Aston College no longer exists, having been merged with a few other colleges in North Wales and later upgraded to a university in 2008. A search on Google Maps indicates that my former A-level college is now known as Wrexham Glyndwr University. I also tried to search for the house that I stayed in the final term of my studies but since I could not remember the street name, the search was fruitless. What I can recall was that it was quite a walking distance away from the college, perhaps around 30 minutes at leisurely pace.

The house was an end unit of a row of a 2-storey terrace block, probably built in the 1960s. Although an old building (even at that time), the house was adequately renovated to serve as student accommodation. Each floor had been separated so as to make two different units (which they refer to as a flat). Each flat had central heating, a small kitchen and a bathroom. I stayed at the top unit with my coursemate named Yaacub Mohamed whom I know from our MRSM Kuantan days. The ground floor unit was rented by a friend name Khairil Faizi who previously studied at MRSM Seremban. I cannot remember who Khairil's housemate was.

Anyway, what triggered this post was memory of an event that was posted by a mutual friend of Khairil and me on his Facebook page. This mutual friend is Sofian Abdul Rahman or better known as Boe, who also formerly studied at MRSM Seremban. Boe was doing his A-levels at London at the time and had come to Wrexham to visit his friends. He slept over at Khairil's flat. Late one evening I went downstairs to see that Khairil and Boe were deeply concentrating in a game of Scrabble. As I watched them play, I noted that the scores were close. Towards the end of the game, Boe played a high-scoring word that would've made him the winner. Khairil vehemently protested that there was no such word. Boe laughingly said there is. The argument went back and forth and got a bit heated. Boe then looked at me and said, 'Tak percaya tanya Fadhil.'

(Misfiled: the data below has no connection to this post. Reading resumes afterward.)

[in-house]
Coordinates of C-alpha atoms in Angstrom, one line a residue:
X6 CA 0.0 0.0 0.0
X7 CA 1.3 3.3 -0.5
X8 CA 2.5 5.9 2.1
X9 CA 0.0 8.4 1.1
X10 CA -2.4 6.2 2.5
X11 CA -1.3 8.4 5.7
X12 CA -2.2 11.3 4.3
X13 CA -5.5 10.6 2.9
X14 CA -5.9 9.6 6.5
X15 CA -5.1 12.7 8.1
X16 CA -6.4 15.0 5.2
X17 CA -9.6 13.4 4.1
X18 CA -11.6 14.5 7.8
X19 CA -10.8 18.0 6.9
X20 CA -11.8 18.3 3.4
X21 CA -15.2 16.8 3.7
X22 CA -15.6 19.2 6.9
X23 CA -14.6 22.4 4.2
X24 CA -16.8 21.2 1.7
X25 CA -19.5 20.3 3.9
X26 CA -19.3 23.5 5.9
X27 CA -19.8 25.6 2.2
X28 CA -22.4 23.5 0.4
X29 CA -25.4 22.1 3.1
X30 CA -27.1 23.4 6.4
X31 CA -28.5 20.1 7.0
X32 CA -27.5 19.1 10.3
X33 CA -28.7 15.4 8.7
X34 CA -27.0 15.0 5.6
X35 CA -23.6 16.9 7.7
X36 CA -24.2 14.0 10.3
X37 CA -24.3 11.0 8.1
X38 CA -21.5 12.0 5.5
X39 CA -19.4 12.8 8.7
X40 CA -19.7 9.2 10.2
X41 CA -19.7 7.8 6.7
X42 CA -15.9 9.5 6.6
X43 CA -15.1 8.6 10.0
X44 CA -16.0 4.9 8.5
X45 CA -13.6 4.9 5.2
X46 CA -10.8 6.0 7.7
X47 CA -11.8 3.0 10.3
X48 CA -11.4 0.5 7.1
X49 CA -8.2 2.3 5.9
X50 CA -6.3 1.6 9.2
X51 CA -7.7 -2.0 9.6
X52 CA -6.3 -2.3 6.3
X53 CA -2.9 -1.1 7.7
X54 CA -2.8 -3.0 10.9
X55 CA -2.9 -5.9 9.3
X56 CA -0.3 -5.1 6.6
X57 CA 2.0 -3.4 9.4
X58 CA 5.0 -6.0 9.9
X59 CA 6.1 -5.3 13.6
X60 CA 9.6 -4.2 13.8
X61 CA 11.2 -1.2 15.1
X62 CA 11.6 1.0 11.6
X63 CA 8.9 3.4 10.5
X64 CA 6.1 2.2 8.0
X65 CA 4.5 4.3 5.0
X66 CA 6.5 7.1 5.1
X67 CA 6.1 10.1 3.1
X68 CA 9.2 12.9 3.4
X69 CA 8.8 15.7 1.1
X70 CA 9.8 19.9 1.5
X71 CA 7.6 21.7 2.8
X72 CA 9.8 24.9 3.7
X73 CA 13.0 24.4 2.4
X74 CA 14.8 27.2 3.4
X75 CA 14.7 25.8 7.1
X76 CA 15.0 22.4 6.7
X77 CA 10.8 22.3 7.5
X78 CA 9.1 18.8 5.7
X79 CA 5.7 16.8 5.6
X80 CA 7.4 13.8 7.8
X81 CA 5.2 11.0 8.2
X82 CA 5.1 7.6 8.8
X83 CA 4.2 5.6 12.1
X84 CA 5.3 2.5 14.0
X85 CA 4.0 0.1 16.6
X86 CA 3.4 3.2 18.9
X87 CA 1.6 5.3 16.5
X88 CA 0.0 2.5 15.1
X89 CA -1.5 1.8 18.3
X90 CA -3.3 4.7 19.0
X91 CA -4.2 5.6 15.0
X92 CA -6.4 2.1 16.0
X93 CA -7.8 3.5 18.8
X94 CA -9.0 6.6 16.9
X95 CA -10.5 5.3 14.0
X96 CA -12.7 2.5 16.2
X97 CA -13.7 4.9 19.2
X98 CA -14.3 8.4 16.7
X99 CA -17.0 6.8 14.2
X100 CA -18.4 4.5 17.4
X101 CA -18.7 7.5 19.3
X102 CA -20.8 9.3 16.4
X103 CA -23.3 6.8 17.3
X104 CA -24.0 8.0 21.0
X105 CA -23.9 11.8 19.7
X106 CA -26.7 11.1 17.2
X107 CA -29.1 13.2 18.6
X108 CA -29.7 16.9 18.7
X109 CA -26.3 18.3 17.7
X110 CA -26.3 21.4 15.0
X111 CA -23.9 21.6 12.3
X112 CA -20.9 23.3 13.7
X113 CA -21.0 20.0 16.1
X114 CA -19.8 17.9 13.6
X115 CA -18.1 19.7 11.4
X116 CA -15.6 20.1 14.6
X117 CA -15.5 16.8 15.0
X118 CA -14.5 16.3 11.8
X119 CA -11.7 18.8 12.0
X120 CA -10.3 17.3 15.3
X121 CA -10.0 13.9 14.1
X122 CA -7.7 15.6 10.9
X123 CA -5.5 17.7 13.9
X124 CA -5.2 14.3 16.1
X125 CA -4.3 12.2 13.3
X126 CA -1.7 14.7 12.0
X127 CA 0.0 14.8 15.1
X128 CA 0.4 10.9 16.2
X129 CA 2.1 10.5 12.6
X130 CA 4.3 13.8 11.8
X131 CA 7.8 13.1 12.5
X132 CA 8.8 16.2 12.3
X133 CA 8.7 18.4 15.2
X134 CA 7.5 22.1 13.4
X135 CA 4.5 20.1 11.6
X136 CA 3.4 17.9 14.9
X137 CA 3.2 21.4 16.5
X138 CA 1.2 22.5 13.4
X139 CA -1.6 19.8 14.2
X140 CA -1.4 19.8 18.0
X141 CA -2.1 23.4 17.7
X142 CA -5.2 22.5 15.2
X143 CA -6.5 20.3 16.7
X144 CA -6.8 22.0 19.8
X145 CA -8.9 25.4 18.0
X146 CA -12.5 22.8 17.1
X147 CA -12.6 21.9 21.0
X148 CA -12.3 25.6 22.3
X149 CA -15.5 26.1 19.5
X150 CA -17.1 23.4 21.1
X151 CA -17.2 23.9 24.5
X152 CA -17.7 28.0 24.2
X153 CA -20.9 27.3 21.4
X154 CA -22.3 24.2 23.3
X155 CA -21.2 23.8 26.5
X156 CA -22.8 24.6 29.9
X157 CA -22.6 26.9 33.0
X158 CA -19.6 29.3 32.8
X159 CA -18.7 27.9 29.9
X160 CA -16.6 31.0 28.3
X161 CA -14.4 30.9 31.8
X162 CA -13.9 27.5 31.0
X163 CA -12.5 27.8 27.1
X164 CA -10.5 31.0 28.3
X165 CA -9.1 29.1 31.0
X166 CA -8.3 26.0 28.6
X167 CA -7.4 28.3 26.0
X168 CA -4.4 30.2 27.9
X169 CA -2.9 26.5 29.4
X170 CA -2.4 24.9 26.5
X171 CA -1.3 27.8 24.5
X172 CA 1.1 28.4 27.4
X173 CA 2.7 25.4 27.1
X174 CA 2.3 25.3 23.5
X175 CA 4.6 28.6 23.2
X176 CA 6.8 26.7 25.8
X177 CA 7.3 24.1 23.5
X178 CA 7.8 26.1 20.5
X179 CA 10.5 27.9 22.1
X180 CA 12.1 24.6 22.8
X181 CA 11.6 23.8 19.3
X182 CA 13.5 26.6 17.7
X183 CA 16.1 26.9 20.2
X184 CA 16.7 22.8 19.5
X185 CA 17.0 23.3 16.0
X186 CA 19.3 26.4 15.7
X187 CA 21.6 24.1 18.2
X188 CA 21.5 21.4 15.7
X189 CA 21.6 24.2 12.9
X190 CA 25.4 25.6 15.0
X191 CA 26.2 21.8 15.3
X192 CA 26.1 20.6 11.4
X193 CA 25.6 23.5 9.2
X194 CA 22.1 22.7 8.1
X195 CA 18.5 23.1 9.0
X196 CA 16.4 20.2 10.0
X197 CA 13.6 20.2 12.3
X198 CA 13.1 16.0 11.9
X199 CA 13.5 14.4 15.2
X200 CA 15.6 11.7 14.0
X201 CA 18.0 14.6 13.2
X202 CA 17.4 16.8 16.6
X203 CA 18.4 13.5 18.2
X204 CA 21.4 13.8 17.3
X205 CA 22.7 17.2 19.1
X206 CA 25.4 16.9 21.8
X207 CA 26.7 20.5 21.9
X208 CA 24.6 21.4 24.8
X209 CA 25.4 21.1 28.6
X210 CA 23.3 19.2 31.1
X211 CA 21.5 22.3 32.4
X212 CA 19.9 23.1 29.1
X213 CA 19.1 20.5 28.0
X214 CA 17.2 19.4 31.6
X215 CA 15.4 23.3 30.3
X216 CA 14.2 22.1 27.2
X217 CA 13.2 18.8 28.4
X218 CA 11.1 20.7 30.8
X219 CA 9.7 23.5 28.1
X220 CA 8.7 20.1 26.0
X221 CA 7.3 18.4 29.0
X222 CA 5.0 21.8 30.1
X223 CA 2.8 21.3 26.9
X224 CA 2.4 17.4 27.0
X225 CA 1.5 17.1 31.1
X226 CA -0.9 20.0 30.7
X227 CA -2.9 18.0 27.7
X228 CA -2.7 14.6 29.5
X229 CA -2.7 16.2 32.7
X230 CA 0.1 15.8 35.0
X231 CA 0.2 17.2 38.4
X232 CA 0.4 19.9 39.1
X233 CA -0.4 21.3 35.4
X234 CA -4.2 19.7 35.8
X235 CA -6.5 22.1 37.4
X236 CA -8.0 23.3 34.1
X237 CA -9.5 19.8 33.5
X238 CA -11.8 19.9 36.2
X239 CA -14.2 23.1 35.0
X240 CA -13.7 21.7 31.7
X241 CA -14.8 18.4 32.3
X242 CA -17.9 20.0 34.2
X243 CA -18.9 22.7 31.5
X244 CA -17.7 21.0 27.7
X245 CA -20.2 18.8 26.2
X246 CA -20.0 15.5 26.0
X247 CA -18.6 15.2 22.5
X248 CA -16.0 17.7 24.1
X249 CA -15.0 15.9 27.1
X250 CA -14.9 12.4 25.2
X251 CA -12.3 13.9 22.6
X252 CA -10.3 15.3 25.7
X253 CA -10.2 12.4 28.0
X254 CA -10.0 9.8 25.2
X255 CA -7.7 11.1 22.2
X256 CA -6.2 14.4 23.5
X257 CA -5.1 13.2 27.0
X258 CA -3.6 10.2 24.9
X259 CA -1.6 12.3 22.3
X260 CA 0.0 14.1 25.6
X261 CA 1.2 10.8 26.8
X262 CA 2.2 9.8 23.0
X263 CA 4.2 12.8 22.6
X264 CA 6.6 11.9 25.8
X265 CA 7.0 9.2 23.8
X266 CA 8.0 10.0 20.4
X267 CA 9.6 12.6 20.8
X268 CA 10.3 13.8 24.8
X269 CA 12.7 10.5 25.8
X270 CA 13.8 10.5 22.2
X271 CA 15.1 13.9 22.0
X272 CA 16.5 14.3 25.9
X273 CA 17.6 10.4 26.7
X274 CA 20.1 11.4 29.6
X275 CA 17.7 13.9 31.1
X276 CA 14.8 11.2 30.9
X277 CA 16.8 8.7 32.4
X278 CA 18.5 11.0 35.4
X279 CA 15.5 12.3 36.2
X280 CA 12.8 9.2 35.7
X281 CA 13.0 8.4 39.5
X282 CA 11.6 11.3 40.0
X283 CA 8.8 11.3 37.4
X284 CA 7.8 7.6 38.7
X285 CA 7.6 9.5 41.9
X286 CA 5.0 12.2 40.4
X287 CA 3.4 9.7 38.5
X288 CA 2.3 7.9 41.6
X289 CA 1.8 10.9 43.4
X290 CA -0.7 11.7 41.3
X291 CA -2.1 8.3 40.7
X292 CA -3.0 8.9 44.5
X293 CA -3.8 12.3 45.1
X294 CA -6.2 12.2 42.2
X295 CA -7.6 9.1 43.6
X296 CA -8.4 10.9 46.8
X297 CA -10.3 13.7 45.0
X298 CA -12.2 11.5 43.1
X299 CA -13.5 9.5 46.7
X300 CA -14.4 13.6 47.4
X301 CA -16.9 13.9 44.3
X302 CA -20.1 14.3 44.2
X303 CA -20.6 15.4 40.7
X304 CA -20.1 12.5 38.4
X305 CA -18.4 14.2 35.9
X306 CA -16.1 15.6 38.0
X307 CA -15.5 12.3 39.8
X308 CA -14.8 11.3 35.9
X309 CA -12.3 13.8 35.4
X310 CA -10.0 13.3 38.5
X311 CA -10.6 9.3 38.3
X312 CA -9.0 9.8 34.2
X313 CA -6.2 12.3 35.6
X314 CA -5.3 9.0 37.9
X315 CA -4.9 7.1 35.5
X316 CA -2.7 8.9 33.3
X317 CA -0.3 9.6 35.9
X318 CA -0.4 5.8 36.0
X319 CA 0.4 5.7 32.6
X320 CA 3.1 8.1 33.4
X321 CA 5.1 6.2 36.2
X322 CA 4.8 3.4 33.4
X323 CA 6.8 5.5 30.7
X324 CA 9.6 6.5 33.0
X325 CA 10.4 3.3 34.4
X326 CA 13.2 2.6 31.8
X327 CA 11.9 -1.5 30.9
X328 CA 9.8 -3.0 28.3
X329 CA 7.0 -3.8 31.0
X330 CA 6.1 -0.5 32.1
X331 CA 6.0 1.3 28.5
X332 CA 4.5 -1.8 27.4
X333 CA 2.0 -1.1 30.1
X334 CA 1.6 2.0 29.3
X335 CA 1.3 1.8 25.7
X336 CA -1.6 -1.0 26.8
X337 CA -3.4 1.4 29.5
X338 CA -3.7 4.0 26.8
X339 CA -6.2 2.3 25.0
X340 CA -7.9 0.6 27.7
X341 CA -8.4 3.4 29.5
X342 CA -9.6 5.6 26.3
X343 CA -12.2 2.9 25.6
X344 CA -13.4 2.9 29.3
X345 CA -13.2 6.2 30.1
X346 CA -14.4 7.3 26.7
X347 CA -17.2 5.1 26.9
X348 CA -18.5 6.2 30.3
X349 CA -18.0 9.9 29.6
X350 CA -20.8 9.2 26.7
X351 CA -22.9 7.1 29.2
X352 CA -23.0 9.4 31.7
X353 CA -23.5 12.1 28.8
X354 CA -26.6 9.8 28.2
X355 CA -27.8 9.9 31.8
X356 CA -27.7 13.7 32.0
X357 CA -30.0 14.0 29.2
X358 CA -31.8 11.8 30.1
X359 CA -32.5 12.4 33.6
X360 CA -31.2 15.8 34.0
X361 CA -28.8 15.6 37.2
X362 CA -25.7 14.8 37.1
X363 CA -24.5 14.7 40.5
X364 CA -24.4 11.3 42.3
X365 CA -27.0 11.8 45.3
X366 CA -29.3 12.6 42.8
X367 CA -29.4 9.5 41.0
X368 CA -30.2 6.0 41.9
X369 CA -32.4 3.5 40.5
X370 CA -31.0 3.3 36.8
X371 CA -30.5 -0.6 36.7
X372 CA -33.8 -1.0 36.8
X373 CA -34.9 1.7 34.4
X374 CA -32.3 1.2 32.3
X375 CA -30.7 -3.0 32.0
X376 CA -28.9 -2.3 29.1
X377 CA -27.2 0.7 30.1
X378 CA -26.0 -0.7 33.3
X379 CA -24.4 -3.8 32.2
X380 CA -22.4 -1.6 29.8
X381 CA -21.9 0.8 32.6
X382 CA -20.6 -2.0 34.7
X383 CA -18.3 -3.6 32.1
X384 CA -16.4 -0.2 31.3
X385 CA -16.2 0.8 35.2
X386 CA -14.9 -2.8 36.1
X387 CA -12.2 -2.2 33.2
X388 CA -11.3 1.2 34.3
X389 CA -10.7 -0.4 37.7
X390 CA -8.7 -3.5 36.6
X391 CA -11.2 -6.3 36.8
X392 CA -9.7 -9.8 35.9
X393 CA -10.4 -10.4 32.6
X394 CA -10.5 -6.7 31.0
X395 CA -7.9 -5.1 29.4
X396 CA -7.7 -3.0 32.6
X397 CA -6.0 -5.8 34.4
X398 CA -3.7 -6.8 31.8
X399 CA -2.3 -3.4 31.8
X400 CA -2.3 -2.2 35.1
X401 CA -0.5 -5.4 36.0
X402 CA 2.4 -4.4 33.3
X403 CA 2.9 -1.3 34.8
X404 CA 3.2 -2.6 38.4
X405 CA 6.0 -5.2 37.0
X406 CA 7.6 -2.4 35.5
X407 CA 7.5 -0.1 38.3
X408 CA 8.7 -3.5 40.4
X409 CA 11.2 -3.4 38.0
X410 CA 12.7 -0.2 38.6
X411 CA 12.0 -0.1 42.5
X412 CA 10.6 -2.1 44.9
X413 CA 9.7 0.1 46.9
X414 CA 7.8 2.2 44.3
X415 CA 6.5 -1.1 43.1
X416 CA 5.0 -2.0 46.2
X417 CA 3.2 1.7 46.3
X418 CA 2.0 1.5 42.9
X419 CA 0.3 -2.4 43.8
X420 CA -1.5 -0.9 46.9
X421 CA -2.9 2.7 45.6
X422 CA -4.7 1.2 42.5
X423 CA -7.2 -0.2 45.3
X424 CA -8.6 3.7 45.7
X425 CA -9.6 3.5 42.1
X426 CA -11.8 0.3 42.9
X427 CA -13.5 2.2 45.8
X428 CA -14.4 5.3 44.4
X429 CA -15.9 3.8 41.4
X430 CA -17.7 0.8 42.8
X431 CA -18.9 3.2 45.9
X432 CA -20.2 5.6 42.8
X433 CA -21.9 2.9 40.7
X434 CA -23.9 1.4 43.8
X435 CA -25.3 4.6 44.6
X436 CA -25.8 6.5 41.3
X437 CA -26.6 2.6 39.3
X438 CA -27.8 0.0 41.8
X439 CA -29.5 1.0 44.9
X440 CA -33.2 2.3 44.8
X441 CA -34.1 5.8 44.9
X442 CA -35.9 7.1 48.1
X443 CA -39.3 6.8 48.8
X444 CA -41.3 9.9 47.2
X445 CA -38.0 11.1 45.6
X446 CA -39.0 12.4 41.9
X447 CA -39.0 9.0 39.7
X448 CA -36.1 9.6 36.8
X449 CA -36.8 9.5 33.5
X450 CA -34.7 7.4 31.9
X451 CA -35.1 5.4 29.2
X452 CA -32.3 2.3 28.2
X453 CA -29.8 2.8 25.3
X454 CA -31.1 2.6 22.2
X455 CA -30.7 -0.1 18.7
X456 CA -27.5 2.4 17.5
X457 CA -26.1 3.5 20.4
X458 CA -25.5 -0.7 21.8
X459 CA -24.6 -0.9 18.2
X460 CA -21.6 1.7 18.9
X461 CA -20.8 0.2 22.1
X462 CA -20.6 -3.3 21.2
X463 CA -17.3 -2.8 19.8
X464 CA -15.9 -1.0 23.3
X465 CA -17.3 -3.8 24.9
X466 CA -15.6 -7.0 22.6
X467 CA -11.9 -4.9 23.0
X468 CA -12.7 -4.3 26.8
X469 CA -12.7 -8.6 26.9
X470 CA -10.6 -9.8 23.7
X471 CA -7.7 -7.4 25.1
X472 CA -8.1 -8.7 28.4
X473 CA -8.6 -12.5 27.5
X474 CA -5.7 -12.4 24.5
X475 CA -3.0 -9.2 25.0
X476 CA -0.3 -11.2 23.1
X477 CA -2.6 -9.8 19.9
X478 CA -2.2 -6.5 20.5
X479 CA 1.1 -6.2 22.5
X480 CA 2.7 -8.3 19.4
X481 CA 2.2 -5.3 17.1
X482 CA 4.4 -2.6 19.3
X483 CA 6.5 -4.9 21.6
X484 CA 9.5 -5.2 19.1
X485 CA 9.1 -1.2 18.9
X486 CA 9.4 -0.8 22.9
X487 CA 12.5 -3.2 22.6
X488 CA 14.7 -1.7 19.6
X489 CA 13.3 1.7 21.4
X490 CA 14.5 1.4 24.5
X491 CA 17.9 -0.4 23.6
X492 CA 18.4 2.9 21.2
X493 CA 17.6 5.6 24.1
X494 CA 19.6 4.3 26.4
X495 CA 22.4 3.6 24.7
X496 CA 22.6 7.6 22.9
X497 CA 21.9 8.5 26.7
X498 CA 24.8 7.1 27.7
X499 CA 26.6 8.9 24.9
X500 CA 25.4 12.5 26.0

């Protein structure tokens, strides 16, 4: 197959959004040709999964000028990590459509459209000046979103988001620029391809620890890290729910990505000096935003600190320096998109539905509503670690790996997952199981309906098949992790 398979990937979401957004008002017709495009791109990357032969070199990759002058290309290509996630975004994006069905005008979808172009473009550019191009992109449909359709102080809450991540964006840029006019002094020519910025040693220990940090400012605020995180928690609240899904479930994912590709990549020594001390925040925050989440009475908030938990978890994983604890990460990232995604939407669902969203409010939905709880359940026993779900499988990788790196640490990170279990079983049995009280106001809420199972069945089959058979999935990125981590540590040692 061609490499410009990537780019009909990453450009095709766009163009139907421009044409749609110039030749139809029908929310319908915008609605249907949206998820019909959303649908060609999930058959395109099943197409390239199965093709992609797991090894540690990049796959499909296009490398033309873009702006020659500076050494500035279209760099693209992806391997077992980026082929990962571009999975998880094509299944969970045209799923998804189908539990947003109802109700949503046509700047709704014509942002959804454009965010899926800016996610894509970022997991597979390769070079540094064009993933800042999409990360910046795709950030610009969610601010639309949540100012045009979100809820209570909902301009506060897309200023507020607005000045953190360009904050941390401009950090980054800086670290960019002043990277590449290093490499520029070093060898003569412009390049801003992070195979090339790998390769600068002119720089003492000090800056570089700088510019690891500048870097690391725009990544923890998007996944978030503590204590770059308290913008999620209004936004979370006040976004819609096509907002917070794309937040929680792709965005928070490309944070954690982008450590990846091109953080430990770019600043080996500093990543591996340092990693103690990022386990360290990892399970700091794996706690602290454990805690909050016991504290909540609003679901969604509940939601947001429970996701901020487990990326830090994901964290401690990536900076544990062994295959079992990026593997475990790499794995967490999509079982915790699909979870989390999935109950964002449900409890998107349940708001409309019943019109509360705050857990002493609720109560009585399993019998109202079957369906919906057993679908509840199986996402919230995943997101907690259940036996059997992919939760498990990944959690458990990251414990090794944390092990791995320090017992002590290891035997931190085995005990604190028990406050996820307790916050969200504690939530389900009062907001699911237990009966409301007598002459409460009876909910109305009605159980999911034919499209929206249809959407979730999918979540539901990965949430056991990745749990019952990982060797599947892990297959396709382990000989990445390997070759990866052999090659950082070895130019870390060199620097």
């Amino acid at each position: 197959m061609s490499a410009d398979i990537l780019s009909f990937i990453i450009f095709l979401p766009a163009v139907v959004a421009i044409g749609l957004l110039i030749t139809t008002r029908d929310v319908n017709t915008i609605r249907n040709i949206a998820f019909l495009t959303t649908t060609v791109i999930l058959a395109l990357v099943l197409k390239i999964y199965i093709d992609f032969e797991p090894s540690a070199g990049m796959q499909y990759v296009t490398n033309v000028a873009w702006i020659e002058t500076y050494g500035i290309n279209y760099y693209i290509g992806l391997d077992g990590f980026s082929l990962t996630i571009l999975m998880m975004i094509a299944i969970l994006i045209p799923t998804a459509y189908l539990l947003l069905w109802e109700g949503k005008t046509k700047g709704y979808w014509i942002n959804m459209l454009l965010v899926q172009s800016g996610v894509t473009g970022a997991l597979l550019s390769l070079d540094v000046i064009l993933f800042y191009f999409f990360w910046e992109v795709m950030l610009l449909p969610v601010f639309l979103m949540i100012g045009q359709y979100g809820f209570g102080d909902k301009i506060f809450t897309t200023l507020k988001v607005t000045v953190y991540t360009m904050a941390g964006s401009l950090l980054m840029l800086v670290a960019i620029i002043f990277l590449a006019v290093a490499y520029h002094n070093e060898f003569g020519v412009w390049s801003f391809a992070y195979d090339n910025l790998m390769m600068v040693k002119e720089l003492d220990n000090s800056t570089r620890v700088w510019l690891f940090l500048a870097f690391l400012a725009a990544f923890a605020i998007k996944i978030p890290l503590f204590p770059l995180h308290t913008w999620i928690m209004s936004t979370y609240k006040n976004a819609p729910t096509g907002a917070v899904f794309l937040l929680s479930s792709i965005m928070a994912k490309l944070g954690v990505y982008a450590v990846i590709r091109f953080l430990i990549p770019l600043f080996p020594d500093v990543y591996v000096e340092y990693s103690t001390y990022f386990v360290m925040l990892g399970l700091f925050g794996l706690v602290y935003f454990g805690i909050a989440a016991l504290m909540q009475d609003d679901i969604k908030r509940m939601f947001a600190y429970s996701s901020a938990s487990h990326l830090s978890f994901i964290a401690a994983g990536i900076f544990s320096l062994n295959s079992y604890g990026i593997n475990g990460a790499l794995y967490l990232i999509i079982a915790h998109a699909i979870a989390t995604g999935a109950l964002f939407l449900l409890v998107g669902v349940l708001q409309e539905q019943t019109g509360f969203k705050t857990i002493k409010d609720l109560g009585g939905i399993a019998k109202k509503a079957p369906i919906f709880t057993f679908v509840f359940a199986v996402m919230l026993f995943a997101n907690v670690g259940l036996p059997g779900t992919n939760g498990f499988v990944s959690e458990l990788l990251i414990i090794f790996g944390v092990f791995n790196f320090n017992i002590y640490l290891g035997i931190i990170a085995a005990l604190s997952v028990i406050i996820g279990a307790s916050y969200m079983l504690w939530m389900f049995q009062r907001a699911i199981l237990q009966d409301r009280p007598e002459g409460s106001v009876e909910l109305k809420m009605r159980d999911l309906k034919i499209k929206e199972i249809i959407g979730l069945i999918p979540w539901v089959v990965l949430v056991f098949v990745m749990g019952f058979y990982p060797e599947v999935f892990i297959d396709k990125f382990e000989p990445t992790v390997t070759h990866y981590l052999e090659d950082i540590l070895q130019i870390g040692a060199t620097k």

At that time, my vocabulary was still weak and I could not give Boe the confirmation he was seeking. But I had a thick dictionary upstairs in my room so I offered to run up and check. Boe gave a surprising response. No need, he said... I concede that there is no such word. Which meant he lost the game. At that young age, I witnessed a true example of how to gracefully concede so as not to upset the feelings of your bro.

When I related this memory to Khairil recently (as a comment on Boe's Facebook post), he replied that Boe is that sort of friend. He values friendship above feud.

I still recall the word that Boe tried to play because I later checked and found that it is valid. I'm pretty certain neither of them remembers that. Maybe one day I'll tell them...

Me and housemate Yaacub. Wrexham 1981

Wednesday, 27 May 2020

MCO Haircut

In a previous posting, I mentioned that I do not mind if barber shops are not allowed to operate under relaxed MCO conditions. Among the reasons that I gave was that I have experience in sporting a long hairstyle before.

Who am I kidding, really?

My days as a rock fan are long gone. My hair is almost totally gray now. I have an itchy scalp problem and keeping my hair long doesn't help.

So when the electric hair trimmer that my son ordered online arrived yesterday, I asked him to give me a haircut after he was done trimming his. Abah nak style yang macam mana, he asked. Well... any style that you are comfortable doing, I replied. As long as it looks neat. Ok, he'll try one way first, he said. Just a little trim. If I don't like it, he will cut a bit more. To allay his fears, I told him not to worry too much. We can always go for the crew cut as a last resort. Hahaha...

As it turned out, he ended giving me a young man's haircut style. Very short on the sides and back with a pronounced thicker mop of hair on top. It's a look I'm not familiar with but I can live with it. It's not like I have to look good for a job interview or anything...

Thank you, son (Imran Azizi).

Not too bad a cut from an amateur barber